This isn’t a review. I’m about halfway through Craig’s book, so I can’t offer a judgement as to if the book is good or not. This is simply a suggestion: everyone should read this book, and everyone should read it ASAP.

The book chronicles Craig’s mathematics teaching journey, from being the king of tarsia, to the complete about turn he has taken.

I’m not sure I agree with everything I’ve read so far, but that’s what makes the book great. It’s sparked *discussions*. Several of us are reading the book at work (I’m trying to get the entire faculty to do so. I’ve persuaded 5/12 so far) and the discussions around the book have been, as Craig would say, flippin’ brilliant.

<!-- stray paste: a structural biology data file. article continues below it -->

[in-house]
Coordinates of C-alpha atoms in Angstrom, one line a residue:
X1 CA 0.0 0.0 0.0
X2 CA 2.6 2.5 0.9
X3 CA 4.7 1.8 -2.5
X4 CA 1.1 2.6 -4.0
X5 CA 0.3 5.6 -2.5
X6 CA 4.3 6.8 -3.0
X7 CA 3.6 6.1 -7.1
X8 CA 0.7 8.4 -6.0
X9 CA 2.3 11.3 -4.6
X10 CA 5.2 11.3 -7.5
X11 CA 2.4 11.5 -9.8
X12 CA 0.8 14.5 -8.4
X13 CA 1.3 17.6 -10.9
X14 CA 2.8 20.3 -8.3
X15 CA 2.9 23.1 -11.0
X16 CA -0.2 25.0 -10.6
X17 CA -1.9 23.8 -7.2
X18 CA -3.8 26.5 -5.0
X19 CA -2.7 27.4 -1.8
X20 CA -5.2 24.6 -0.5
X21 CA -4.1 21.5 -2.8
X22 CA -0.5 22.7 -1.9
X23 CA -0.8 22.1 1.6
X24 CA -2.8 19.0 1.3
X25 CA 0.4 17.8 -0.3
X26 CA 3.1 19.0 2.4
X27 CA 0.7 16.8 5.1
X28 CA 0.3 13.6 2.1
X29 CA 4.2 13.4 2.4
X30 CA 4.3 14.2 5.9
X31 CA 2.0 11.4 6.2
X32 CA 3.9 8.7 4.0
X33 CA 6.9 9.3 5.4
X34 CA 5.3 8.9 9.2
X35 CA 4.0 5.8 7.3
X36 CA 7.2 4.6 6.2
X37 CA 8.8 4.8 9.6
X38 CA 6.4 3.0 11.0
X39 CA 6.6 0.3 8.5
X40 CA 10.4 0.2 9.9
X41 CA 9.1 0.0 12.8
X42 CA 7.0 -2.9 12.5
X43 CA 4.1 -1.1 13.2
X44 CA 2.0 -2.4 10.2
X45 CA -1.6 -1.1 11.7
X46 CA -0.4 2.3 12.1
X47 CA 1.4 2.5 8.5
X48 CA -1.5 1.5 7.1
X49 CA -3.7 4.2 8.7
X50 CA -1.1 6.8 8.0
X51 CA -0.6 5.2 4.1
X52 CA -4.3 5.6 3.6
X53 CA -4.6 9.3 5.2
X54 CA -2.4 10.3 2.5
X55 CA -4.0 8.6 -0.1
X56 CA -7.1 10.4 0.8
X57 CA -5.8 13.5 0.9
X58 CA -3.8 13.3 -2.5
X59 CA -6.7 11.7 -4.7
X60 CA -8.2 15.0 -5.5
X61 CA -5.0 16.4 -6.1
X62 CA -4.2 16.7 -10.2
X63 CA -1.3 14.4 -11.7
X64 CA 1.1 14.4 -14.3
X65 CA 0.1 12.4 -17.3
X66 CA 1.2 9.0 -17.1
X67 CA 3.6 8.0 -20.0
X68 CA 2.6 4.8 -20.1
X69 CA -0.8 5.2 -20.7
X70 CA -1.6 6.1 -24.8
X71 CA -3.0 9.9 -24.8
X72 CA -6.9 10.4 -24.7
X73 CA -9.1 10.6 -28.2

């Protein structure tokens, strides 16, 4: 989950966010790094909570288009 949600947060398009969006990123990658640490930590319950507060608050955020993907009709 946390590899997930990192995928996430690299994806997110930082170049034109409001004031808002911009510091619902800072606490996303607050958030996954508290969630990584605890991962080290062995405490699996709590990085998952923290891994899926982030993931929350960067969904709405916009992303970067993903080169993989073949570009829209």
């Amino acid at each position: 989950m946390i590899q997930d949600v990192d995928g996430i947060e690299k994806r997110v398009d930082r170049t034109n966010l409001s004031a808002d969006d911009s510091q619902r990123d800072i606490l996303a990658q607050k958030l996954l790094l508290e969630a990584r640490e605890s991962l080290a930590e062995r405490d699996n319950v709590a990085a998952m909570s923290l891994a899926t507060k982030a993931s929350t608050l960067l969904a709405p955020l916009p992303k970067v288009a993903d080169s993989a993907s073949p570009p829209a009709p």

It’s the book’s willingness to get into the weeds that I really have appreciated so far. This is a book for maths teachers. It’s laser focused, which is what makes it so great. Ever sat in a CPD and though ‘Yes, but how do I do this in *maths*?’, well this book is the exact opposite of that. It’s full of wonderful examples I wouldn’t have come across (ie : $latex \frac{6}{35} \times \frac{35}{3} \times \frac{11}{14} $. These discussions have been gold dust. They’re enthusiasm generators.

One of the things that I think can get lost in teaching maths, is that we are learning along with our pupils. I am trying to teach my pupils maths, but I am also trying to learn how to become a more effective and better maths teacher. Every chapter so far has had me walking into class the next day ready to try something new, and reflect on why it did or didn’t work.

This book is, so far, a wonderful addition to the conversation and I really recommend you read it.